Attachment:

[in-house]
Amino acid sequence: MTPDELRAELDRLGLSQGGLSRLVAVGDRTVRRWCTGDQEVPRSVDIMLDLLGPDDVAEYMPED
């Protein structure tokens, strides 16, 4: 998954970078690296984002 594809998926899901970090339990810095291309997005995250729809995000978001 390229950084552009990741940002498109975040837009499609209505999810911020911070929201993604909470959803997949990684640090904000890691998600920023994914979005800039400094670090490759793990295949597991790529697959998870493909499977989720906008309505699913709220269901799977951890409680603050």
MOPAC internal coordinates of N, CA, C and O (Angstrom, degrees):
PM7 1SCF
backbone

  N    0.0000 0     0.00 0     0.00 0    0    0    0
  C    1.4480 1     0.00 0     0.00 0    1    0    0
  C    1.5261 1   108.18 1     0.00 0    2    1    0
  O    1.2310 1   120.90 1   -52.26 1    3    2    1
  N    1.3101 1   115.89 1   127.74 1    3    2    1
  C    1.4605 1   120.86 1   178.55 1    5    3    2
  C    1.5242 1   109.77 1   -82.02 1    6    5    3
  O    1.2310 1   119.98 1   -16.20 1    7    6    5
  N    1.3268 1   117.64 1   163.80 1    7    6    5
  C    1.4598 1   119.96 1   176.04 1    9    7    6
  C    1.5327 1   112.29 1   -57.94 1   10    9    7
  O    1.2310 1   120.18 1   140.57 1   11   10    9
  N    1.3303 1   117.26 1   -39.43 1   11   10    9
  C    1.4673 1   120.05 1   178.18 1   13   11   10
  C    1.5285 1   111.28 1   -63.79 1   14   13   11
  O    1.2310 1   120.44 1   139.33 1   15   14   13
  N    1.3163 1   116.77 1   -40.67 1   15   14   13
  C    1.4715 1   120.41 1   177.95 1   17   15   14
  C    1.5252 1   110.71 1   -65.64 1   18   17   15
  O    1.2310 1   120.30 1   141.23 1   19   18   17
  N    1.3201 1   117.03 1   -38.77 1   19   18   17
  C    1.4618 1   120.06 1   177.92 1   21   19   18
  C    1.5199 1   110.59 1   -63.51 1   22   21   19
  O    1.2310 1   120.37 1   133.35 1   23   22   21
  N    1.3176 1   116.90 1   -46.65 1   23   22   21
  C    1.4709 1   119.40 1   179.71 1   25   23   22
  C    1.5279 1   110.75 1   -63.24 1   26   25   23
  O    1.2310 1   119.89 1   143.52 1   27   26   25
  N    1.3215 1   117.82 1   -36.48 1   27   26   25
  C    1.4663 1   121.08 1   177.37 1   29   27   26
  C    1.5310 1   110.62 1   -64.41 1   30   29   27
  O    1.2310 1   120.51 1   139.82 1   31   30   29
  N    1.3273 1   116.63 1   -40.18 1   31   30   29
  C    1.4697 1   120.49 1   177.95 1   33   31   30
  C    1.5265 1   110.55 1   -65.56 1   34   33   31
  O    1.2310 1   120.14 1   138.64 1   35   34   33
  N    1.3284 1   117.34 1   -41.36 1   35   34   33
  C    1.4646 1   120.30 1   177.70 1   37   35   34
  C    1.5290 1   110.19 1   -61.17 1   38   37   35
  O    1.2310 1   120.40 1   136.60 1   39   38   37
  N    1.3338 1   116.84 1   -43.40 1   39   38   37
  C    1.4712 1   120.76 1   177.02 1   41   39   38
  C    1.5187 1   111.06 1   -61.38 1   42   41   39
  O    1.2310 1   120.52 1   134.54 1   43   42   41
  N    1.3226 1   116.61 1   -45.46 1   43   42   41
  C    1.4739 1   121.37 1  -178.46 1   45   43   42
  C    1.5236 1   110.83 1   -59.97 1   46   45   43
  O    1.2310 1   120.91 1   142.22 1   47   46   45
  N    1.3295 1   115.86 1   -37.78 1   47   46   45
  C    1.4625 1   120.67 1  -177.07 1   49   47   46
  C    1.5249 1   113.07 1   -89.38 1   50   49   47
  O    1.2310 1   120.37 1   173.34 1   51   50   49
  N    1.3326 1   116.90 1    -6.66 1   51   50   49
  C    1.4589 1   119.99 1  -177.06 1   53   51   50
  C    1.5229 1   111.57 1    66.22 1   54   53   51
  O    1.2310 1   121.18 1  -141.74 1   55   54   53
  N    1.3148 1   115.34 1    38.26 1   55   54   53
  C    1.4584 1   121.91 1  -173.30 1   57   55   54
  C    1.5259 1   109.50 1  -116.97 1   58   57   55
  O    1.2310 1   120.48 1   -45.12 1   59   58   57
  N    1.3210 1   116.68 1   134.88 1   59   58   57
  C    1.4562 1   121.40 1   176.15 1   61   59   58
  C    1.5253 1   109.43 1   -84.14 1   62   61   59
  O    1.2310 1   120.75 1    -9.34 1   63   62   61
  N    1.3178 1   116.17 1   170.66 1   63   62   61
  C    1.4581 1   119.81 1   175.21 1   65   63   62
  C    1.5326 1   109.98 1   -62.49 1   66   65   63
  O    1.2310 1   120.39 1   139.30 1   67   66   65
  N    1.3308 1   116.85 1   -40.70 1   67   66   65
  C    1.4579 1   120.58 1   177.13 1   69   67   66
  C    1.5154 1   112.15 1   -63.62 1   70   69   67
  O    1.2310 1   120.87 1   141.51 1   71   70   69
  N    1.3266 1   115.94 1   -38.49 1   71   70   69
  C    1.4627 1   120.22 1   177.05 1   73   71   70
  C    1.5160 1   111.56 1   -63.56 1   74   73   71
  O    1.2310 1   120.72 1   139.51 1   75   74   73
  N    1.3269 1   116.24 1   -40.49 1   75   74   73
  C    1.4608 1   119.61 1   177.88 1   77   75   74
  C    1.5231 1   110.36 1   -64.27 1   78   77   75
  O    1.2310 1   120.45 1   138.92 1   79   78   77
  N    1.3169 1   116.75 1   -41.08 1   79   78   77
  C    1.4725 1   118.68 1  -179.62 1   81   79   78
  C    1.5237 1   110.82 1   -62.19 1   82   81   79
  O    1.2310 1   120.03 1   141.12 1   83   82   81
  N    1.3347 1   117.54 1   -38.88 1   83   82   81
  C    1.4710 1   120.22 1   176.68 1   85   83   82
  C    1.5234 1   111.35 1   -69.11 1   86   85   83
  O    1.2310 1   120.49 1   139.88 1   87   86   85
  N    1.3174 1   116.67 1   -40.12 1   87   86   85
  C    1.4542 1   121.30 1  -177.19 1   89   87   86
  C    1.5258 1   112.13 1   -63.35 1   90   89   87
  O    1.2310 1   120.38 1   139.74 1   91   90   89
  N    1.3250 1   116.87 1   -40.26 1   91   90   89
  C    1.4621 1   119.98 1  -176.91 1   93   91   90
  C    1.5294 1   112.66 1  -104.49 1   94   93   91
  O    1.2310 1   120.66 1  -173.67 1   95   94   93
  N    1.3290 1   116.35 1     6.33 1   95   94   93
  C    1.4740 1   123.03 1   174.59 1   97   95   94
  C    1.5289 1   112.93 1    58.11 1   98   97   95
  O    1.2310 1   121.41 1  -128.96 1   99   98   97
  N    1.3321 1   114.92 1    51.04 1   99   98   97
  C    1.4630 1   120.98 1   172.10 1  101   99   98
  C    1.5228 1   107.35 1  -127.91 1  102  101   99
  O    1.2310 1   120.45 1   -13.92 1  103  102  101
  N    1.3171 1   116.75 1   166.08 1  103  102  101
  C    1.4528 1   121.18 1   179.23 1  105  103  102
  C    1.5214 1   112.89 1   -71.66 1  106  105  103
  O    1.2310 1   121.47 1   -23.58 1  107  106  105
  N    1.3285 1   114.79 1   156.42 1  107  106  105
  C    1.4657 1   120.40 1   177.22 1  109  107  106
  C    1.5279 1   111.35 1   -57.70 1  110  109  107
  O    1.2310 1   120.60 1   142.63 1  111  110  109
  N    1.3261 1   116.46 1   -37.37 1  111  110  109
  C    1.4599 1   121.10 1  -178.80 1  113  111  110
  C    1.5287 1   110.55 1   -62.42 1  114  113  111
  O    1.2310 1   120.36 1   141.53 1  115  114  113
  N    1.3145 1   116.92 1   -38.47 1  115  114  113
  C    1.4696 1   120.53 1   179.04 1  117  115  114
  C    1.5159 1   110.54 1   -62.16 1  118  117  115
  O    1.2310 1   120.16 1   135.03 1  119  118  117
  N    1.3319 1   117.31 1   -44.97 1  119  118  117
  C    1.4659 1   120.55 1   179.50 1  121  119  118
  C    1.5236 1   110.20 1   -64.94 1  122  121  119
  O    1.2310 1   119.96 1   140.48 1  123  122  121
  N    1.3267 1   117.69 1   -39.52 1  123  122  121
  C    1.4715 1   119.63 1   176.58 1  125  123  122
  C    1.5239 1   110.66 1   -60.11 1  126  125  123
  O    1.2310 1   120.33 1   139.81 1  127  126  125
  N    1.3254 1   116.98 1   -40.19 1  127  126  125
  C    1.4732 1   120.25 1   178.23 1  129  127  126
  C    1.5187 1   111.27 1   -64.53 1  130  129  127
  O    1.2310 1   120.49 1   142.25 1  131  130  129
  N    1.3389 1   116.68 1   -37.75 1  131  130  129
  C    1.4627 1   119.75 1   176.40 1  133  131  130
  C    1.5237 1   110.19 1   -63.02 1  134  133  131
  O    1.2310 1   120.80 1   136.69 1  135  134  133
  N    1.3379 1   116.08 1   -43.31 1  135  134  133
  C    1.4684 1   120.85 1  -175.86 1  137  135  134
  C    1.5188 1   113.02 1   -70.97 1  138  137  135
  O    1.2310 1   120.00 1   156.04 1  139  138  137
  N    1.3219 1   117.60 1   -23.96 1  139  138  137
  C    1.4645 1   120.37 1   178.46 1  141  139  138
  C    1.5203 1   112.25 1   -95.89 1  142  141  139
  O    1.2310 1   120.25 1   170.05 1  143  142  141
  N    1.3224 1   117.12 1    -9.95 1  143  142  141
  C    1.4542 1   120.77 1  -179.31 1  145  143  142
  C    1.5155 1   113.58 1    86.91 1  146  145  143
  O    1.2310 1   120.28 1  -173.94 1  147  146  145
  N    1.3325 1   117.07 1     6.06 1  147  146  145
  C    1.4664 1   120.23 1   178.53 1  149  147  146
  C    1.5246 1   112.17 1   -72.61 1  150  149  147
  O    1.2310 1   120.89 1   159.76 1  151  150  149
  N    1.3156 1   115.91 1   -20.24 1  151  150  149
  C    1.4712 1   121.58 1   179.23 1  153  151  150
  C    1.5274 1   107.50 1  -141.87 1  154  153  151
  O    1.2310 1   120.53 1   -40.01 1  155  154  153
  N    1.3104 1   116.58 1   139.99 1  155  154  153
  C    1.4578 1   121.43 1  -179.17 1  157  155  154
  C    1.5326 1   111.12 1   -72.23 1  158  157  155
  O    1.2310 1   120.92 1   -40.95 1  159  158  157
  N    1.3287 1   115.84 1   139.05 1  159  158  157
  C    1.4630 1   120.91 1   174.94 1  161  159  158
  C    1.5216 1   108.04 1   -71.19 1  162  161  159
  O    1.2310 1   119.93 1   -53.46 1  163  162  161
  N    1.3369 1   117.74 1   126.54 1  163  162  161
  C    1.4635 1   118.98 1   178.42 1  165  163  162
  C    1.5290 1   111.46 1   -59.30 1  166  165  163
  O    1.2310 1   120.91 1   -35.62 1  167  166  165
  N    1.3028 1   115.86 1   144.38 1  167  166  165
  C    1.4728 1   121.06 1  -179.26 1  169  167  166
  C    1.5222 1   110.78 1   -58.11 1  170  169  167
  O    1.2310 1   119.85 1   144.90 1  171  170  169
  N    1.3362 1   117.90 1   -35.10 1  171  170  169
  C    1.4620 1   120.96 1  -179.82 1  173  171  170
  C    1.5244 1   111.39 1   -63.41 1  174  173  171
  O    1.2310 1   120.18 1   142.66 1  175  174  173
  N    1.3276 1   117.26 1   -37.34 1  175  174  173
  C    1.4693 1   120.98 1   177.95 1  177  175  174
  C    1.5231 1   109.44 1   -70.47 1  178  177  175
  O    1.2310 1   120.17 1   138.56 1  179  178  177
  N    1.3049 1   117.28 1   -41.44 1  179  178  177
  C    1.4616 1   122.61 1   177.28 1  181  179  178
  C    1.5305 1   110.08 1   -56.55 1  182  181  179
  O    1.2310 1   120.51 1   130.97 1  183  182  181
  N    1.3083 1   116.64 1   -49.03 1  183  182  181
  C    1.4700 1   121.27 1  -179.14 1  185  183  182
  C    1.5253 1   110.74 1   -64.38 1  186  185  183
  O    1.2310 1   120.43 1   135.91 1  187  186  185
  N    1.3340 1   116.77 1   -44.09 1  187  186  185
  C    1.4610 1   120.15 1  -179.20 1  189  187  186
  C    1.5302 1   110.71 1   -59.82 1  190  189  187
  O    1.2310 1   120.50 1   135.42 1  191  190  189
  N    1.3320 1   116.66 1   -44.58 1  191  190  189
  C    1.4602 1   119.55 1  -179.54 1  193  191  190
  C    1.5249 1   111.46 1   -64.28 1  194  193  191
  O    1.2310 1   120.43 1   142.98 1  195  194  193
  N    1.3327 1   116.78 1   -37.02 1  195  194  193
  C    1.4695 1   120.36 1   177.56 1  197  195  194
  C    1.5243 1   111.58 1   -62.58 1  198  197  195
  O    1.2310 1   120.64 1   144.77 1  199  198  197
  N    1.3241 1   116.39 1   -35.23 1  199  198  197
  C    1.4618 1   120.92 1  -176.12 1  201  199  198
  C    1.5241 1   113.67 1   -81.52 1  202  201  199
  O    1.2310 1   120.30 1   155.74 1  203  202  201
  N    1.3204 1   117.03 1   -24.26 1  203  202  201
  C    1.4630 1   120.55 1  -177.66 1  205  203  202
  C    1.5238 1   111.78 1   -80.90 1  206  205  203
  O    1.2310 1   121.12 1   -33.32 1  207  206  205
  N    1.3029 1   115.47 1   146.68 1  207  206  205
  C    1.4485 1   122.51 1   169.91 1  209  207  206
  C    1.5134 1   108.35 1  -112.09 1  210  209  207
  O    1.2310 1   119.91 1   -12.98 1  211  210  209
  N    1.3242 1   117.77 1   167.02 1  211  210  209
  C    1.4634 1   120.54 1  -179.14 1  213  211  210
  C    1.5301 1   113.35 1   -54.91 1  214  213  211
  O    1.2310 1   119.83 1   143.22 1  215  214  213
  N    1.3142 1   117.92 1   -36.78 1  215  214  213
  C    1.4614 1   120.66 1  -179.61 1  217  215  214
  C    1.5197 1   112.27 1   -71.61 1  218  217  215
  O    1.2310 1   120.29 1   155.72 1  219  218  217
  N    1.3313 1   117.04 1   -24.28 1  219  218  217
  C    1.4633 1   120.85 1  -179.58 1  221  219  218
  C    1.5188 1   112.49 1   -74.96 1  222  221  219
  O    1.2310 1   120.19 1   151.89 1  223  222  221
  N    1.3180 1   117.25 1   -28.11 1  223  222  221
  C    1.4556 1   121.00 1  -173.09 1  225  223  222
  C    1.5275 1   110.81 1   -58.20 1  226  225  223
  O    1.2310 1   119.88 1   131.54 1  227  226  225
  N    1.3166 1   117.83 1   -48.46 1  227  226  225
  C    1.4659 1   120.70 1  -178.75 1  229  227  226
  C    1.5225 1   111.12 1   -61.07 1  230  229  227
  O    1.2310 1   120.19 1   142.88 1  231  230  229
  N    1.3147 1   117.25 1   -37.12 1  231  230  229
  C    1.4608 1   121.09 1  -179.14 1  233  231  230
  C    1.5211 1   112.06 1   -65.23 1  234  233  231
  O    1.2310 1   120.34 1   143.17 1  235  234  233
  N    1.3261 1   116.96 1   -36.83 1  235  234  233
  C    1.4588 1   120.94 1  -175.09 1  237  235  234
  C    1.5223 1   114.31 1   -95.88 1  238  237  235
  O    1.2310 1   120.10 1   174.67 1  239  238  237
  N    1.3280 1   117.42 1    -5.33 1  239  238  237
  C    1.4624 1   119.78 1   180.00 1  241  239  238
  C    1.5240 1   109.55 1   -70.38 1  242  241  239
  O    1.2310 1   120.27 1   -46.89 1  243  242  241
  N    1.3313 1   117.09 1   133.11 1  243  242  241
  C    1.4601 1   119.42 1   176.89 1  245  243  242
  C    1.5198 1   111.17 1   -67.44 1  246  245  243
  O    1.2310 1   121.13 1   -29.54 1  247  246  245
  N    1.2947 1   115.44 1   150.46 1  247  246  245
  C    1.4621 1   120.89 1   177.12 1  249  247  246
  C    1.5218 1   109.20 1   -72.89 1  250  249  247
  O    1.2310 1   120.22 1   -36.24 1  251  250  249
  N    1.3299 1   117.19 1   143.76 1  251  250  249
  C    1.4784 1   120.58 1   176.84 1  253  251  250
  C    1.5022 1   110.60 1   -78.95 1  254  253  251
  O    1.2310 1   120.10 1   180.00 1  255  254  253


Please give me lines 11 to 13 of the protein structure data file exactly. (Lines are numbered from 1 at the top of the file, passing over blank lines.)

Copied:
  N    1.3101 1   115.89 1   127.74 1    3    2    1
  C    1.4605 1   120.86 1   178.55 1    5    3    2
  C    1.5242 1   109.77 1   -82.02 1    6    5    3